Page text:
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With details still coming in, it’s too early to see the full picture on what happened in the al-Qaeda occupied Syrian city of Idlib on Tuesday, but that’s not stopping establishment media outlets and White House officials from swiftly condemning it as a gas attack by President Bashar al-Assad against his own people, including children. This accusation might be believable if we haven’t heard it countless times before, only to find it to be discredited later.

The recent attack in Idlib was carried out on the eve of peace negotiations and days after the White House announced it would no longer pursue regime change in Syria. No motive has been presented as to why the Syrian President would carry out such an attack other than the self-evident dastardly impulses of cartoon character villainy. In stark contrast, the wave of media attention that has come out against Assad’s government has breathed new life into what almost seemed to be a lost cause for the Islamists that Syrians have been fighting for nearly six years now. After all, how can we stand by and allow innocent children to be slaughtered at the hands of this monster?

Nevermind that the same people occupying Idlib are aligned with the jihadi forces who, with smiles on their faces, filmed themselves cutting an 11 year old Palestinian boy’s tiny little head off, all on the U.S. taxpayer’s dime no less. Nevermind that these are the same “moderate rebels” who have filmed themselves eating the human organs of dead Syrian soldiers. Assad must be the culprit here, because the people who lied us into the Iraq War are telling us so.

Members of The White Helmets evidently poisoning themselves.

The details of the Idlib attack complicate the narrative that Assad’s airforce was responsible. Images of the aftermath of the attacks showed members of al-Qaeda affiliated Academy Award winners The White Helmets touching the bodies of gassed children with their bare hands and no body suits, demonstrating why they won “Best Documentary Short” and not “Best Actor.” Assuming these kids were victims of a gas attack, the poison would penetrate the skin of the men and they would be dead or in serious trouble right now. Additionally, after perhaps gazing into his crystal ball, a reporter for the staunchly anti-Assad Dubai-based Orient TV announced a day before the new media campaign covering gas attacks on civilians that there would be a new media campaign covering gas attacks on civilians.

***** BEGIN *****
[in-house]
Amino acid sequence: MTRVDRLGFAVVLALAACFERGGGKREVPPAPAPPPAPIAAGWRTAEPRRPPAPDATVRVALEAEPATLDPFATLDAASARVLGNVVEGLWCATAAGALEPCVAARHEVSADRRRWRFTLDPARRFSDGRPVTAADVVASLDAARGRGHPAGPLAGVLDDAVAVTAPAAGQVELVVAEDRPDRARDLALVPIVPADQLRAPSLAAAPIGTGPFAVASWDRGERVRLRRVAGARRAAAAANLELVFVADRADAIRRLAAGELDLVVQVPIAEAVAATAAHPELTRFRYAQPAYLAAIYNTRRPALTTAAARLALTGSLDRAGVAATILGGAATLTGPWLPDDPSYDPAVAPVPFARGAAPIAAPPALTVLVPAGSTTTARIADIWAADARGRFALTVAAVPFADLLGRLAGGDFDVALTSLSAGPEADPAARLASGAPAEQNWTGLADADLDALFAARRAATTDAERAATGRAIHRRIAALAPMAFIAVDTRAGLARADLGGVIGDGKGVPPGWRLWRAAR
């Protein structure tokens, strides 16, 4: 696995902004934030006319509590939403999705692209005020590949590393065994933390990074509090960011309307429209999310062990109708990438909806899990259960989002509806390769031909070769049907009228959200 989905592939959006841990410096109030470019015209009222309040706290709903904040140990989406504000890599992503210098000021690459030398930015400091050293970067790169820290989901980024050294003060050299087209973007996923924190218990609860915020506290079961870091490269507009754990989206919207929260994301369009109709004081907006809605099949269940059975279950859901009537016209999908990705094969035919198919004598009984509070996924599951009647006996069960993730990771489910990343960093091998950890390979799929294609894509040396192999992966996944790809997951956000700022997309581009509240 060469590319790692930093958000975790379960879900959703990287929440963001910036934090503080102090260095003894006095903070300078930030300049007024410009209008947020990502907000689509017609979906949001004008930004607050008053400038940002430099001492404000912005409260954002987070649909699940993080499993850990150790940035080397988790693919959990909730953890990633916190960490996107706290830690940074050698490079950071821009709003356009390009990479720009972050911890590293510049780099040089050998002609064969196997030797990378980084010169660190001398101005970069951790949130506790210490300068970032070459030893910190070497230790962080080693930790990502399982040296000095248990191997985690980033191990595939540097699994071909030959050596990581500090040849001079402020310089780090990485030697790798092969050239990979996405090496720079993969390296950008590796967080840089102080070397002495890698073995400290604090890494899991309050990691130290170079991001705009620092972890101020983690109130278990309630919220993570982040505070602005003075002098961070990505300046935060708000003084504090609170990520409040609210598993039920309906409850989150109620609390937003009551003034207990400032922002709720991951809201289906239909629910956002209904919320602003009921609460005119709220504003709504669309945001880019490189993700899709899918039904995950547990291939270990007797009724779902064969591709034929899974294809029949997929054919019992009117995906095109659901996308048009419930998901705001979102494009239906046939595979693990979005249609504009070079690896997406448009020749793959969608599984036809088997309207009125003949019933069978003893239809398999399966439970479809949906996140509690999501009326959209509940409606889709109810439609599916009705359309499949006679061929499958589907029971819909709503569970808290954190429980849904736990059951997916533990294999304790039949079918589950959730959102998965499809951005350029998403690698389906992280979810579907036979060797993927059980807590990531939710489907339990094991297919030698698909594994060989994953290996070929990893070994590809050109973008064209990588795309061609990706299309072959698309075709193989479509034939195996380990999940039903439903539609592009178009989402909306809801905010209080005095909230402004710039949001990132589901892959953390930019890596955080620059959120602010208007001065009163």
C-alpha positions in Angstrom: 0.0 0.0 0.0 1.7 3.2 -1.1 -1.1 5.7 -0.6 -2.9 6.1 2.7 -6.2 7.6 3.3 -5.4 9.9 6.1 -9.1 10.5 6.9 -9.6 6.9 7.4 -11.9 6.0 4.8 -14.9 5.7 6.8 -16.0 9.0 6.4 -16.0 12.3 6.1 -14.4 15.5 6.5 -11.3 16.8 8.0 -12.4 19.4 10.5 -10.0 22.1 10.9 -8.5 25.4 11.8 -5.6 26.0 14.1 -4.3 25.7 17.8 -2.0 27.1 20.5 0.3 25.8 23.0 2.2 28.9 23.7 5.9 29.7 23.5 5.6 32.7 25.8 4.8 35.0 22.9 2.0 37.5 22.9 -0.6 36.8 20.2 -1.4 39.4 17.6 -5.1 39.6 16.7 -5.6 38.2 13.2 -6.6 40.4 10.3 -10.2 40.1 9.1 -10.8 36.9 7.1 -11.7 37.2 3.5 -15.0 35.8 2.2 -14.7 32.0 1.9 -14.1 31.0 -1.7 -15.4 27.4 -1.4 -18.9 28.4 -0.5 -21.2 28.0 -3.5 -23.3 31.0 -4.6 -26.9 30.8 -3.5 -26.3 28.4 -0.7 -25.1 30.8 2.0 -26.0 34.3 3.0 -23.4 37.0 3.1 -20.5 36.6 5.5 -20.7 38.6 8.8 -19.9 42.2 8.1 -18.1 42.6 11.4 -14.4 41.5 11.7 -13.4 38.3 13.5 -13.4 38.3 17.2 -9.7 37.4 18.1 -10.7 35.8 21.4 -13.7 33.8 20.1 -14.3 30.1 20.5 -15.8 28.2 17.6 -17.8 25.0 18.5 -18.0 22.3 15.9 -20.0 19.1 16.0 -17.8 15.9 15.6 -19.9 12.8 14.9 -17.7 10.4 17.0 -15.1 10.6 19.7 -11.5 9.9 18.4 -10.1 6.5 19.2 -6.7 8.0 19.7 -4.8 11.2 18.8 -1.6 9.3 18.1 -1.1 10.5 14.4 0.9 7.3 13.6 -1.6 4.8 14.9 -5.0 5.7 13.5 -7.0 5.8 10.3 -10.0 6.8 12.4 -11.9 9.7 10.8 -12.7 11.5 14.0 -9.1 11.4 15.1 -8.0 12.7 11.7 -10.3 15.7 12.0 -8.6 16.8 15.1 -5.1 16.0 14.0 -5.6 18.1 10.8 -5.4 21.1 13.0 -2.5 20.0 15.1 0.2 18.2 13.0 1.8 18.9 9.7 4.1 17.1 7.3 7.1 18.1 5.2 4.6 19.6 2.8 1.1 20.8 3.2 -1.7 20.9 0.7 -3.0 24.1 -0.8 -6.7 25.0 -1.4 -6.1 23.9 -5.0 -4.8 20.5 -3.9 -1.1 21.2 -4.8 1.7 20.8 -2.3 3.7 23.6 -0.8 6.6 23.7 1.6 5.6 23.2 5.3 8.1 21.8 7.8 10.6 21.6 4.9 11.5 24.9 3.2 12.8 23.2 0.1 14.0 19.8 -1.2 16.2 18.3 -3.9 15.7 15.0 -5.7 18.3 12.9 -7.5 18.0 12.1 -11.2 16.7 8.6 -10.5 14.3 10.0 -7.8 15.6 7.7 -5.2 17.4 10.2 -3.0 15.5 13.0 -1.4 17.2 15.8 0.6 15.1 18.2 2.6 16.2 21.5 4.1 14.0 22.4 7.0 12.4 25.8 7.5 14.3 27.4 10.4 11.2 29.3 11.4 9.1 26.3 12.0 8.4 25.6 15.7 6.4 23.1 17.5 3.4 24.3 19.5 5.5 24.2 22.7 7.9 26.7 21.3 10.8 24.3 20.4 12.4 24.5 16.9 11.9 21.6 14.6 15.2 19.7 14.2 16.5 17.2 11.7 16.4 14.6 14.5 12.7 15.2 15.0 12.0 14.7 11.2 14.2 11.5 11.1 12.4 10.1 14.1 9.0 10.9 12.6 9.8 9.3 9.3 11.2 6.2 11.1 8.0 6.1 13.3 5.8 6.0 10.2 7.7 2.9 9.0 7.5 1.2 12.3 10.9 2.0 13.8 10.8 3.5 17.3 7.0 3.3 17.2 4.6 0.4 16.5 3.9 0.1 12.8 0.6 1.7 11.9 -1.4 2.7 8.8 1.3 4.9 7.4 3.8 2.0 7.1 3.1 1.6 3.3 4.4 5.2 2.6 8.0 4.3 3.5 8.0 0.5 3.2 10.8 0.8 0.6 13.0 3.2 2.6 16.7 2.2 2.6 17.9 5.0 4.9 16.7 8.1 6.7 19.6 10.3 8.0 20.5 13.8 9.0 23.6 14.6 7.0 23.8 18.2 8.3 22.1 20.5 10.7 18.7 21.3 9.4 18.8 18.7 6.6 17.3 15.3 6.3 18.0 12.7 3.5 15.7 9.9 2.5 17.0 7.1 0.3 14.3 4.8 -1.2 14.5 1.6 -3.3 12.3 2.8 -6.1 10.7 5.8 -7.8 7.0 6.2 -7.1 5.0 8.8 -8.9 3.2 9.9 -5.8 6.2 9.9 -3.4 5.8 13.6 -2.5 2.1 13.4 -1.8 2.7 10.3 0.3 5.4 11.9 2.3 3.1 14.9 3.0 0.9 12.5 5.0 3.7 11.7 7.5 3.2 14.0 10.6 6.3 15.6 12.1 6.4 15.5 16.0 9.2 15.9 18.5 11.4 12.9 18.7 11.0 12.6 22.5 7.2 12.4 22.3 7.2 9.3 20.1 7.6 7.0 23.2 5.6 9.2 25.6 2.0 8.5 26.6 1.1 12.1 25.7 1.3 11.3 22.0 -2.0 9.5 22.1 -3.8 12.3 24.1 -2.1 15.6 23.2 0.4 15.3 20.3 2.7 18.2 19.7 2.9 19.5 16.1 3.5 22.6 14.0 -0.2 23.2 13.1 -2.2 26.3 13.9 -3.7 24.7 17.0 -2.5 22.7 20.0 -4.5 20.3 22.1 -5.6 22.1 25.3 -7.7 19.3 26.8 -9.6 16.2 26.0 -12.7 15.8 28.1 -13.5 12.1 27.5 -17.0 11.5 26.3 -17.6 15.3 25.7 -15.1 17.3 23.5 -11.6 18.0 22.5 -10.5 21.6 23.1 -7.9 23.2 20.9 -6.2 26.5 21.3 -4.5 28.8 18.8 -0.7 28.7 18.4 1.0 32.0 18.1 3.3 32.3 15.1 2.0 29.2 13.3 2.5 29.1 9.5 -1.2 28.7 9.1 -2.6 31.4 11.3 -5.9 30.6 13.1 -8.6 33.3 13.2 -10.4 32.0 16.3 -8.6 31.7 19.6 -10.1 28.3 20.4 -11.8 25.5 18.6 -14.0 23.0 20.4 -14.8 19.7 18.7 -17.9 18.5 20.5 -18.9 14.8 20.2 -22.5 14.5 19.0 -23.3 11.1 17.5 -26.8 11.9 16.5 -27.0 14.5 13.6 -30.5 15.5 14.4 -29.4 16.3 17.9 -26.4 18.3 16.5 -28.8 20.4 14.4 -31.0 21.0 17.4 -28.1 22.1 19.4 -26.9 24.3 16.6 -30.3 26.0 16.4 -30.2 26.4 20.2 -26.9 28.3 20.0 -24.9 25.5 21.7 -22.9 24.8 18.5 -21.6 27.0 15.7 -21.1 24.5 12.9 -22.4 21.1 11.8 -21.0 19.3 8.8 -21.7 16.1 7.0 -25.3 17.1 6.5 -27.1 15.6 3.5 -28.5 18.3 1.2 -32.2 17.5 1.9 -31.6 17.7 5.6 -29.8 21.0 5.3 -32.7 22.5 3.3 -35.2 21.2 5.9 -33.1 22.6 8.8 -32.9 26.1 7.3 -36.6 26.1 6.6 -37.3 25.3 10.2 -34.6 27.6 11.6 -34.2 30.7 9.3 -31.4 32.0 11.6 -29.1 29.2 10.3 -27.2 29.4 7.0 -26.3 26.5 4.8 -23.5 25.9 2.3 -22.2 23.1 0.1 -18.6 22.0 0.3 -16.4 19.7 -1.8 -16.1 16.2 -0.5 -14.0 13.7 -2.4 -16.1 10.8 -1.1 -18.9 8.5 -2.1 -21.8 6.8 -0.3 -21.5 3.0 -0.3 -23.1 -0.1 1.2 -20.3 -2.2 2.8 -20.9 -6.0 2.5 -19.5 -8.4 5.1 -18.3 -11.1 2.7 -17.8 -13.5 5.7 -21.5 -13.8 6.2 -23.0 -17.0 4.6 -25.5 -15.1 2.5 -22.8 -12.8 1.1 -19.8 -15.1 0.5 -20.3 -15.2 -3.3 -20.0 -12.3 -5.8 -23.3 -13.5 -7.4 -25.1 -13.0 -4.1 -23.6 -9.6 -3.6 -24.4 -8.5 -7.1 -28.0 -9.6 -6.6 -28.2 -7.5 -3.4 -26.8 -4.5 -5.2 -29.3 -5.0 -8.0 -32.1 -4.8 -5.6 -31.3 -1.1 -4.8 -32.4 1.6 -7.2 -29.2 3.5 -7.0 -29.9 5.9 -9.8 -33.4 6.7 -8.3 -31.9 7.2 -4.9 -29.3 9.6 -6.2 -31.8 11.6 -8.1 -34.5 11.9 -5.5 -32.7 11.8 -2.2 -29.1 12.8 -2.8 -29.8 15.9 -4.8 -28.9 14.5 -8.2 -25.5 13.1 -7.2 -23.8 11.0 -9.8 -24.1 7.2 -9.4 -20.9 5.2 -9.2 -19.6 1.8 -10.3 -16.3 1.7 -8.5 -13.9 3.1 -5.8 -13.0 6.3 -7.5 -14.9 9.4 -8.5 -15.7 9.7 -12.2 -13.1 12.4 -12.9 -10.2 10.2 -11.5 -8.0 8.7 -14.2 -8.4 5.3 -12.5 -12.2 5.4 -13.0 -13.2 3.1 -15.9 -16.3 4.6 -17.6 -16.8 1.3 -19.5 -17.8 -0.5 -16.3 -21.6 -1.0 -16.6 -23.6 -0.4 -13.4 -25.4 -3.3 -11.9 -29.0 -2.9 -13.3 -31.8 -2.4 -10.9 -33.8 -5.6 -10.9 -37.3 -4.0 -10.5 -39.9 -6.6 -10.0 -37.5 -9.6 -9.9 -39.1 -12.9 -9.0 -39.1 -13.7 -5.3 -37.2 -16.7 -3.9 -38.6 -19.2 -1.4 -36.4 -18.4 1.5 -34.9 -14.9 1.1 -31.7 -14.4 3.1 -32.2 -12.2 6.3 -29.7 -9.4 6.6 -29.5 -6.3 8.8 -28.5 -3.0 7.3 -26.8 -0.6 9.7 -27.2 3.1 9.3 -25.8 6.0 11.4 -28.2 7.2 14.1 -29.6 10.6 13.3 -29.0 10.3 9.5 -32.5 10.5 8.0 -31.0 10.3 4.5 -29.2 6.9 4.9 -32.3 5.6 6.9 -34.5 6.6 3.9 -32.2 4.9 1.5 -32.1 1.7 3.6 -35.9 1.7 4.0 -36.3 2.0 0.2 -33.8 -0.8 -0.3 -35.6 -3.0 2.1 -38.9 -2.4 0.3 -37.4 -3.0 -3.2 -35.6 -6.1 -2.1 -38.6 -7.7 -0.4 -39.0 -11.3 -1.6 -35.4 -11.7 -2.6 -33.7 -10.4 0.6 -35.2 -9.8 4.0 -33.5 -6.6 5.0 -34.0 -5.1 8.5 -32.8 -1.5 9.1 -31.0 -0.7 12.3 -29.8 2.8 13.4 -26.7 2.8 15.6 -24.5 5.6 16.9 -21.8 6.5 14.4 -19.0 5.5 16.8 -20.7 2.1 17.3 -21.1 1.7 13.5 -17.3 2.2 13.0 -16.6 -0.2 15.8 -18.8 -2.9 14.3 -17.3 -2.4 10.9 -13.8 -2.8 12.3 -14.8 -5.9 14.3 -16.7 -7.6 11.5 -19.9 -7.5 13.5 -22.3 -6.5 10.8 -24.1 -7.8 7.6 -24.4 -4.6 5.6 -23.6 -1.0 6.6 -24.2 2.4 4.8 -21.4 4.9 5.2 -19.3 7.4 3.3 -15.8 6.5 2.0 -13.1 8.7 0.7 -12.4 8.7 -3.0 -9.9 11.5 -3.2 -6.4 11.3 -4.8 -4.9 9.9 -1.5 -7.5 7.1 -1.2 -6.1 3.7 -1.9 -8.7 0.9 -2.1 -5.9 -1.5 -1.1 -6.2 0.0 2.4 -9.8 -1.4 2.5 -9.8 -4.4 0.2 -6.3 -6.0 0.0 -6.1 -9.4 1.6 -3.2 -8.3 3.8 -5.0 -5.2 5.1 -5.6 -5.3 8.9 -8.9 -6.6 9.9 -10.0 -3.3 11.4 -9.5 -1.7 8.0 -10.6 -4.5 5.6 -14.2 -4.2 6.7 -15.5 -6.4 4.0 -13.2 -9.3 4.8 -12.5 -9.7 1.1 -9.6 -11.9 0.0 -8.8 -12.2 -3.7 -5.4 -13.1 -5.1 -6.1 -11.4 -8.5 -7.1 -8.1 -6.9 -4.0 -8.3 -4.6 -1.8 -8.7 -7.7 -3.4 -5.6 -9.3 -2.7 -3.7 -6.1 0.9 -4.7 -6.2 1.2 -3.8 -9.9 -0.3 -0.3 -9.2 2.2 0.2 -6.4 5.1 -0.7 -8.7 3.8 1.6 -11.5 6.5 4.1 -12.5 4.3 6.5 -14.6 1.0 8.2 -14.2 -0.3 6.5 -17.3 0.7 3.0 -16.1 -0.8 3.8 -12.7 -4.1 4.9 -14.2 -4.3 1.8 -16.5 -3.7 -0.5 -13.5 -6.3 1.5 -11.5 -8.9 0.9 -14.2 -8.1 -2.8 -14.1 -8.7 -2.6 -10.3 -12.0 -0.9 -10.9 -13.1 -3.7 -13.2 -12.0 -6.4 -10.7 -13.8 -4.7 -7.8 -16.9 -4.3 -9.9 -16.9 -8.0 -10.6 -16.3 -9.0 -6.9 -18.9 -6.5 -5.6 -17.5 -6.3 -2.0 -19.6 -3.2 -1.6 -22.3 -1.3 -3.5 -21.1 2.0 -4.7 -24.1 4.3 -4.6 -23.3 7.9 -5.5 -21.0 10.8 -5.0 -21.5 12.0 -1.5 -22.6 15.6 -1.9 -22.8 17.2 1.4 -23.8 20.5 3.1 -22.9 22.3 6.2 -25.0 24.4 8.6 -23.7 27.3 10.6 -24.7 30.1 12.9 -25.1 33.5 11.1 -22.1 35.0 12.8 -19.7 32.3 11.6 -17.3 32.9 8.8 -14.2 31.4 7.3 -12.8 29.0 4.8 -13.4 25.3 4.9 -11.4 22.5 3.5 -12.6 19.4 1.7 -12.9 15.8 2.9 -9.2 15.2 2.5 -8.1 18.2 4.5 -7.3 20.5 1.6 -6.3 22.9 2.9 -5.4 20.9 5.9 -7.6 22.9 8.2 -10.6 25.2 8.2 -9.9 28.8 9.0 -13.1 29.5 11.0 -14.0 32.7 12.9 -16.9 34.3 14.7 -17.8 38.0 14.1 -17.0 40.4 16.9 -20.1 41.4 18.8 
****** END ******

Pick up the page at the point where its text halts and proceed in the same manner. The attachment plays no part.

Plot holes aside, this brutal narrative is an easy one for many to swallow, given that it’s a repeat of what the public was fed multiple times over the course of Syria’s six year long war. The most infamous of such incidents was the attack in East Ghouta in 2013 following Obama’s “red line” ultimatum, which occurred while U.N. inspectors were in Syria investigating prior chemical attacks they determined were carried out by the Islamist opponents. No evidence was ever provided that Assad was behind this chemical attack against pro-Assad civilians in the Assad-held suburb of Damascus while Assad was gaining ground in the war and after President Obama warned of a direct U.S. ground invasion should Assad ever use chemical weapons against civilians. Shouldn’t it stand to reason that the people found responsible for the first waves of chemical attacks were the ones responsible for the successive ones?

Was it just a convenient coincidence for Assad’s opposition that President Obama’s specific “red line” was a chemical attack? As far as military strategy goes, Assad stood nothing to gain from it. Attacks of such nature largely fell out of use during World War I, with their primary function being to demoralize an enemy. A limited gas attack has no significant impact and changes nothing on the battlefield. On the other hand, a U.S. ground invasion on behalf of anti-government forces as a result of such a “red line” being crossed would considerably alter the stakes against the Syrian Arab Army.

Moreover, there is a mountain of evidence that anti-government Islamists have access to sarin and chlorine based weapons. In late 2012 Islamists from the Free Syrian Army released video of themselves testing their Turkish labelled chemical weapons on rabbits. Months later, Islamists from Jabhat al-Nusra were reported to have seized control of a chlorine factory near Aleppo. Shortly after, rockets containing chemical weapons were fired on Syrian soldiers and civilians in the nearby town of Khan al-Assal, which was explained by anti-Assad propagandists as being the result of a goof-up where the soldiers killed themselves with their own chemical weapons. In May, a Turkish raid found sarin gas in the homes of al-Qaeda Islamists. In July, Russia delivered evidence to the UN that Islamist forces were producing sarin, which they believe was used in Khan al-Assal. We know Assad’s enemies have access to chemical weapons, and we know they’ve used them in the past.

Why then should the American people believe it was Assad who committed the Idlib gas attack instead of members of the very same terrorist group who murdered thousands of us on September 11th, 2001? Where’s the evidence? What was the motive? Where did Assad get access to a brand new stockpile of chemical weapons after destroying his in 2014? Why shouldn’t we assume blame on the terrorists who were already occupying Idlib, had the means to carry out the attack, and had the strongest motive to do so? These are the questions that first need to be addressed before considering whether or not it would be a smart decision for the Trump administration to oust the secular government in Syria and give al-Qaeda control of their very own country with a lush Mediterranean coast, border with E.U. hopeful Turkey, and a powerful airforce.